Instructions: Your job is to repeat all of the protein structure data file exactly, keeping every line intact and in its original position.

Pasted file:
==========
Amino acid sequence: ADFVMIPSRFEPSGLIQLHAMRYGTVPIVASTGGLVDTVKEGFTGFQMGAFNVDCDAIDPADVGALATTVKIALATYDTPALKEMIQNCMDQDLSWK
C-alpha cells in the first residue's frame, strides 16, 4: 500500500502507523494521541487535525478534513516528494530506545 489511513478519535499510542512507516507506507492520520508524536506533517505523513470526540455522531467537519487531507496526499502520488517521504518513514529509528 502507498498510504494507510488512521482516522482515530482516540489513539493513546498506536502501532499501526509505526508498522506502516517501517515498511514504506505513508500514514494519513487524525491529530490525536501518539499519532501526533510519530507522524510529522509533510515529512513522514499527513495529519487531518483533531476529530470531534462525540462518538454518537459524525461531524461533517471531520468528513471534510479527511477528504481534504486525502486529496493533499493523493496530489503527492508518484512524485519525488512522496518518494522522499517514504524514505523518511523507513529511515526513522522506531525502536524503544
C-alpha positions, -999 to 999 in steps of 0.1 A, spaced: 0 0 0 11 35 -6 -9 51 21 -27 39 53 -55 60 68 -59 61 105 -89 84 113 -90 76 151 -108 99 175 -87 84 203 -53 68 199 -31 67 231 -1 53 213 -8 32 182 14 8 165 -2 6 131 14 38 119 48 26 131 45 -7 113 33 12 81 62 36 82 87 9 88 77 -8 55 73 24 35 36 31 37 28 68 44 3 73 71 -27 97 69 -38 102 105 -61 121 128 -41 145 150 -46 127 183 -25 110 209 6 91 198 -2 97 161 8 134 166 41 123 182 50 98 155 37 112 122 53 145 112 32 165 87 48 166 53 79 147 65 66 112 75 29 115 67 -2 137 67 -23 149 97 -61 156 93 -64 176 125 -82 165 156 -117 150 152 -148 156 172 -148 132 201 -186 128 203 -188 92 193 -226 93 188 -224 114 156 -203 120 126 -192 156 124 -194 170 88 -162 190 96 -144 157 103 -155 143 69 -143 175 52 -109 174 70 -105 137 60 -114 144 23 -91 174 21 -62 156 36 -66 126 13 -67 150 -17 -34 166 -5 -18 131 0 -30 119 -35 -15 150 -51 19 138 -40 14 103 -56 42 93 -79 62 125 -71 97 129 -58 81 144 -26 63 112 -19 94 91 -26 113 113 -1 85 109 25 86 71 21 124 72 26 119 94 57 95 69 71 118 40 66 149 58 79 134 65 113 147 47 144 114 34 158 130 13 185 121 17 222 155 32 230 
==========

Amino acid sequence: ADFVMIPSRFEPSGLIQLHAMRYGTVPIVASTGGLVDTVKEGFTGFQMGAFNVDCDAIDPADVGALATTVKIALATYDTPALKEMIQNCMDQDLSWK
C-alpha cells in the first residue's frame, strides 16, 4: 500500500502507523494521541487535525478534513516528494530506545 489511513478519535499510542512507516507506507492520520508524536506533517505523513470526540455522531467537519487531507496526499502520488517521504518513514529509528 502507498498510504494507510488512521482516522482515530482516540489513539493513546498506536502501532499501526509505526508498522506502516517501517515498511514504506505513508500514514494519513487524525491529530490525536501518539499519532501526533510519530507522524510529522509533510515529512513522514499527513495529519487531518483533531476529530470531534462525540462518538454518537459524525461531524461533517471531520468528513471534510479527511477528504481534504486525502486529496493533499493523493496530489503527492508518484512524485519525488512522496518518494522522499517514504524514505523518511523507513529511515526513522522506531525502536524503544
C-alpha positions, -999 to 999 in steps of 0.1 A, spaced: 0 0 0 11 35 -6 -9 51 21 -27 39 53 -55 60 68 -59 61 105 -89 84 113 -90 76 151 -108 99 175 -87 84 203 -53 68 199 -31 67 231 -1 53 213 -8 32 182 14 8 165 -2 6 131 14 38 119 48 26 131 45 -7 113 33 12 81 62 36 82 87 9 88 77 -8 55 73 24 35 36 31 37 28 68 44 3 73 71 -27 97 69 -38 102 105 -61 121 128 -41 145 150 -46 127 183 -25 110 209 6 91 198 -2 97 161 8 134 166 41 123 182 50 98 155 37 112 122 53 145 112 32 165 87 48 166 53 79 147 65 66 112 75 29 115 67 -2 137 67 -23 149 97 -61 156 93 -64 176 125 -82 165 156 -117 150 152 -148 156 172 -148 132 201 -186 128 203 -188 92 193 -226 93 188 -224 114 156 -203 120 126 -192 156 124 -194 170 88 -162 190 96 -144 157 103 -155 143 69 -143 175 52 -109 174 70 -105 137 60 -114 144 23 -91 174 21 -62 156 36 -66 126 13 -67 150 -17 -34 166 -5 -18 131 0 -30 119 -35 -15 150 -51 19 138 -40 14 103 -56 42 93 -79 62 125 -71 97 129 -58 81 144 -26 63 112 -19 94 91 -26 113 113 -1 85 109 25 86 71 21 124 72 26 119 94 57 95 69 71 118 40 66 149 58 79 134 65 113 147 47 144 114 34 158 130 13 185 121 17 222 155 32 230 